Biden Administration Proposes Changes to ‘Buy American’ Rules - August 2021

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Prepared by the New Zealand Embassy in Washington D.C.

Summary – Rāpopoto

  • The Biden Administration has proposed detailed changes to “Buy American” rules including increasing US content in products procured by the federal government.
  • Experts believe proposed reforms are unlikely to have much of an impact New Zealand businesses providing goods and services to US government agencies because federal procurement between the two countries is covered under the WTO Government Procurement Agreement (GPA).
  • However, as part of the consultation period, the Administration has requested comments on possible future reforms, including the substantial transformation test which could have implications for New Zealand’s access to the market.

Report – Pūrongo

The United States has announced details of how it will toughen “Buy American” rules as signalled in the Executive Order President Joe Biden issued upon entering office in January. Changes outlined in the Notice of Proposed Rulemaking(external link) would raise the required US content for a product to be considered “domestic”, apply enhanced price preferences for critical goods, and increase reporting requirements for suppliers. There is now a 60-day consultation period before the Administration finalises the rules. Biden said this would make “Buy American a policy, not just a promise …. I’m putting the weight of the federal government behind that commitment.”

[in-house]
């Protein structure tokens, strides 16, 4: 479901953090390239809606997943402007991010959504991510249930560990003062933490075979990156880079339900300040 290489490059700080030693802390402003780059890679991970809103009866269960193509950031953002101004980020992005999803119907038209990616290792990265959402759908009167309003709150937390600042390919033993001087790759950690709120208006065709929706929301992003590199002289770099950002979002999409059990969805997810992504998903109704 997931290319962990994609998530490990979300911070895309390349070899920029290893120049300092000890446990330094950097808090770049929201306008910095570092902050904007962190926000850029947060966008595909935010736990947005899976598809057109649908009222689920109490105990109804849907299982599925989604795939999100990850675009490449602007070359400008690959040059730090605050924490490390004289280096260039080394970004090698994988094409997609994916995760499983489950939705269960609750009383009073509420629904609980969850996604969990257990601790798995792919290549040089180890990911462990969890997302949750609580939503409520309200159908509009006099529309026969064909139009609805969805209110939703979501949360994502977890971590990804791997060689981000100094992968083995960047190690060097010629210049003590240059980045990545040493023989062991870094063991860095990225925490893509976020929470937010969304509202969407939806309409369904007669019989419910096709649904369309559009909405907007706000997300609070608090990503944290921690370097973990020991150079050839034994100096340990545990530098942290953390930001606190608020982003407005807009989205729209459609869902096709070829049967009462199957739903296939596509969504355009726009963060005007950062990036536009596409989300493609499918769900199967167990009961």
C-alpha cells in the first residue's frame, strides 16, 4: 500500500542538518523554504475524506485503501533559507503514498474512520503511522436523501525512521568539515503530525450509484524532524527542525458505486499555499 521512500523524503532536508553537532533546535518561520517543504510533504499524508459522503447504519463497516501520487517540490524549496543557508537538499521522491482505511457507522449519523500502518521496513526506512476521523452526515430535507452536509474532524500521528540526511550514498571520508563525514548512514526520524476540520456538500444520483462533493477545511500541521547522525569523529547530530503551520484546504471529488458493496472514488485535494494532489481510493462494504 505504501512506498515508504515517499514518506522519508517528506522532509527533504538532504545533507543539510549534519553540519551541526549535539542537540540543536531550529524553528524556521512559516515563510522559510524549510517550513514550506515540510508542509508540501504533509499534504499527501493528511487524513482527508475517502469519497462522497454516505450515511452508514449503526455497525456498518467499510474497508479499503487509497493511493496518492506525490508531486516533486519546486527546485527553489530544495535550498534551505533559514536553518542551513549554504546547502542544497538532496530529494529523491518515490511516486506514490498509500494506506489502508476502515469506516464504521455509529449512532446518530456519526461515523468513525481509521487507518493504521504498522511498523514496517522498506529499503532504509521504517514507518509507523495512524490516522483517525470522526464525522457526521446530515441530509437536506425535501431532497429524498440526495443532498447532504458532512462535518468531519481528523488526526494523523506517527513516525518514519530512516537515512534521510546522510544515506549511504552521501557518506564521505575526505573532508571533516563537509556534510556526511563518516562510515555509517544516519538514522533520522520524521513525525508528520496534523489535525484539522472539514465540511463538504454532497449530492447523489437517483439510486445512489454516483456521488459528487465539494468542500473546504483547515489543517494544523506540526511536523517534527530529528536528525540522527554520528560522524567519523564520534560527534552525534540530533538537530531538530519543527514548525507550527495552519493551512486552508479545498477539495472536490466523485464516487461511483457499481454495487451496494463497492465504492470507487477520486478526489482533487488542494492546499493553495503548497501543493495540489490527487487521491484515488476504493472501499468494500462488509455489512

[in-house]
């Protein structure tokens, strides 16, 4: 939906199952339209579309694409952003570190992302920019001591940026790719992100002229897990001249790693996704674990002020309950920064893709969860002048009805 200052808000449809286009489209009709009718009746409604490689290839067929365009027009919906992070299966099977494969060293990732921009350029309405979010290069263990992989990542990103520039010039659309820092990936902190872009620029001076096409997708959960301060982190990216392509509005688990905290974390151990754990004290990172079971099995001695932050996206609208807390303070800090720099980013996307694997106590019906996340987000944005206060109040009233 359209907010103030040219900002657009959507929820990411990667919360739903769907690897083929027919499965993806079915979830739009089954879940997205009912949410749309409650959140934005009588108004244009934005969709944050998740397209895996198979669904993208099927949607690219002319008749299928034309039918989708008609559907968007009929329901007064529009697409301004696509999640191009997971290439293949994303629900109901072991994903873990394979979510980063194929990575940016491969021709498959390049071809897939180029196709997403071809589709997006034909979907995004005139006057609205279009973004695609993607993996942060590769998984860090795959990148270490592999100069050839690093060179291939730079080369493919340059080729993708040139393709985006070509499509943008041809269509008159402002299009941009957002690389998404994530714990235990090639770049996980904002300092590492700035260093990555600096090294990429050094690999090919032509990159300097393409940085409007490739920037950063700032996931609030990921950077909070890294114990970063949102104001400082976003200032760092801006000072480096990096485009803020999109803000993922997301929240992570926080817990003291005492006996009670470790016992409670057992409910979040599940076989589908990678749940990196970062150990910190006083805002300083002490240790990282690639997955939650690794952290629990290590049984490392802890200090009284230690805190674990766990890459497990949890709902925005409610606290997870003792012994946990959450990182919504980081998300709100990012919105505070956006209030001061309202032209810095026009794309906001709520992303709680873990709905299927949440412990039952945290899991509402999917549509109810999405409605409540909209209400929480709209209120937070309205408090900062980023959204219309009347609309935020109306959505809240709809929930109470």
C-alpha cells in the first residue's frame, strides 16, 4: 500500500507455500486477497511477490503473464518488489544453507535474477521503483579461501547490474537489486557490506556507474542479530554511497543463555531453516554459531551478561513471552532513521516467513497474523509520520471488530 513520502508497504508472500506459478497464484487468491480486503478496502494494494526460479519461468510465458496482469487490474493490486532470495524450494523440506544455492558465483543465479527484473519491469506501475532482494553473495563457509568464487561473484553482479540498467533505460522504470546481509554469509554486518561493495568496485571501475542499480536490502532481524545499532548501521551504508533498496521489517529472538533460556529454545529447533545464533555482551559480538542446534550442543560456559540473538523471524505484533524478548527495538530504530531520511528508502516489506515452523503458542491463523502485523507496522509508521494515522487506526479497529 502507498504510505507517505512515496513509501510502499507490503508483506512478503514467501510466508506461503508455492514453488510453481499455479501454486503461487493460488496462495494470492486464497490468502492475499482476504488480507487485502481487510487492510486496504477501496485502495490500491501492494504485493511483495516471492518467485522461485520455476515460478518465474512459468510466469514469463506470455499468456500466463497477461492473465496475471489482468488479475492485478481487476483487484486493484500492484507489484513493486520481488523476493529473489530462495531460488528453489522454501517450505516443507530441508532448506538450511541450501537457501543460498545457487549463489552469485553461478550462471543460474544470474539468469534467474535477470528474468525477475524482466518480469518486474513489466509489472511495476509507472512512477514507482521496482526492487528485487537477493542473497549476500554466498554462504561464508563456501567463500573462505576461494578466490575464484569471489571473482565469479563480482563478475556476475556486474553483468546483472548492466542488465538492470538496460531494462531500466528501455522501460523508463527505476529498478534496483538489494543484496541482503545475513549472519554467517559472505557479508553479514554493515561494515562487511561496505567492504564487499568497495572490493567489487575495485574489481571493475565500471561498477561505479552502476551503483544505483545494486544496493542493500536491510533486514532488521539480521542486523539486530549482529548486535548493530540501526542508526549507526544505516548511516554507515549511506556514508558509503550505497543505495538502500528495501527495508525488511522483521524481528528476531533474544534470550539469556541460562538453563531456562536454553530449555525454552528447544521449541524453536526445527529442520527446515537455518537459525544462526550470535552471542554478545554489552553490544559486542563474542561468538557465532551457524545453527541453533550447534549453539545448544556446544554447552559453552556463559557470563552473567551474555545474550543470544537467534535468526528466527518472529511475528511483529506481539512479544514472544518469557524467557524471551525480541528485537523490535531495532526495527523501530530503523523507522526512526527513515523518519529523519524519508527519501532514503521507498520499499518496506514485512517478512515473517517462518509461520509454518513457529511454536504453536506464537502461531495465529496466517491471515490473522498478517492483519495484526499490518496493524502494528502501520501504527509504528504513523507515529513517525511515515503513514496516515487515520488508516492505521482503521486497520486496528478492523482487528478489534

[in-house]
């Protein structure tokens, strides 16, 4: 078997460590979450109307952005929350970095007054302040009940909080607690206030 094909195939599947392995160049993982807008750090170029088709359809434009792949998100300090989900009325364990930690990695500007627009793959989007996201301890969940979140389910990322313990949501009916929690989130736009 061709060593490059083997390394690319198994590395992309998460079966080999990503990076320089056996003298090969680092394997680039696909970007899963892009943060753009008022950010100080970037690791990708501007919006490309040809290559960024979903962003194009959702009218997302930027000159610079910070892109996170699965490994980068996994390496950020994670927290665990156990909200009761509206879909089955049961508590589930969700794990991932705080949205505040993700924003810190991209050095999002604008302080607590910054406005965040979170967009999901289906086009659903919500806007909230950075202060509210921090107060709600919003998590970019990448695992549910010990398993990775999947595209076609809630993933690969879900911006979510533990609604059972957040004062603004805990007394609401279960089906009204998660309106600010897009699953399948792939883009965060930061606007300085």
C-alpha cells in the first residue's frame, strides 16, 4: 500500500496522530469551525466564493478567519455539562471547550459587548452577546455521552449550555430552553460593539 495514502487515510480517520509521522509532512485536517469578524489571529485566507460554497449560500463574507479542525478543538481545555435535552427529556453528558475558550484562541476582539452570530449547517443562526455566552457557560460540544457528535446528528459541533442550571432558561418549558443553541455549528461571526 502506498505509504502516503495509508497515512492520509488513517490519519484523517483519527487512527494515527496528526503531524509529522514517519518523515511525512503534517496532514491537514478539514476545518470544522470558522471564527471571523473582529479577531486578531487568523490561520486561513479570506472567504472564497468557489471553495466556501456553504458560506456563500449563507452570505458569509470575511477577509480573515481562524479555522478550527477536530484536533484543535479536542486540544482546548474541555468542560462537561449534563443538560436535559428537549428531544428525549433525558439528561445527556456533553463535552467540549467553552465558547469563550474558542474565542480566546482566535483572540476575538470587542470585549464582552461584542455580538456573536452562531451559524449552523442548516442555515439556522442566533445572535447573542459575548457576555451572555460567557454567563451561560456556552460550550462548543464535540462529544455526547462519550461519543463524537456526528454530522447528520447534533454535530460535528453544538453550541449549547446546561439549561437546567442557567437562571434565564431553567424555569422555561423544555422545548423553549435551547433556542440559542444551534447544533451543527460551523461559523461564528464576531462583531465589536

If confirmed, the domestic content requirements would immediately rise from 50 percent to 60 percent. This would then increase incrementally to 75 percent over the next eight years, although a “fallback threshold” would allow products with a lower domestic content to qualify under certain circumstances. According to the White House fact sheet(external link), these changes “would close a problematic loophole in the current regulation, while also allowing businesses time to adjust their supply chains to increase the use of American-made components.”

The new rules would also put more onus reporting requirements on suppliers to show how they meet the domestic content threshold criteria. Currently, suppliers only note whether or not they meet the threshold. In future, suppliers would have to provide to the federal government the specific percentage of domestic content of products that were awarded under a contract.

The “Buy American” scope will be enlarged with the establishment of a framework for favouring “a domestic product that is considered a critical product or made up of critical components.” Enhanced price preferences would apply to select critical products and components identified by the Critical Supply Chain review and the pandemic supply chain strategy. Separate rulemaking will be undertaken to add critical products and components to the Federal Acquisition Regulation (FAR) and to establish the associated preferences.

Contrary to expectations, the Biden Administration did not propose a replacement of the “component test,” which measures the domestic content of a product by the value of its components. In the January Executive Order, the FAR Council was directed to consider a new test that would measure “the value that is added to the product through US-based production or US job-supporting economic activity.” Instead of proposing a new test, it is seeking public comments on “how domestic content might be better calculated” as well as the strengths and shortcomings of the current test.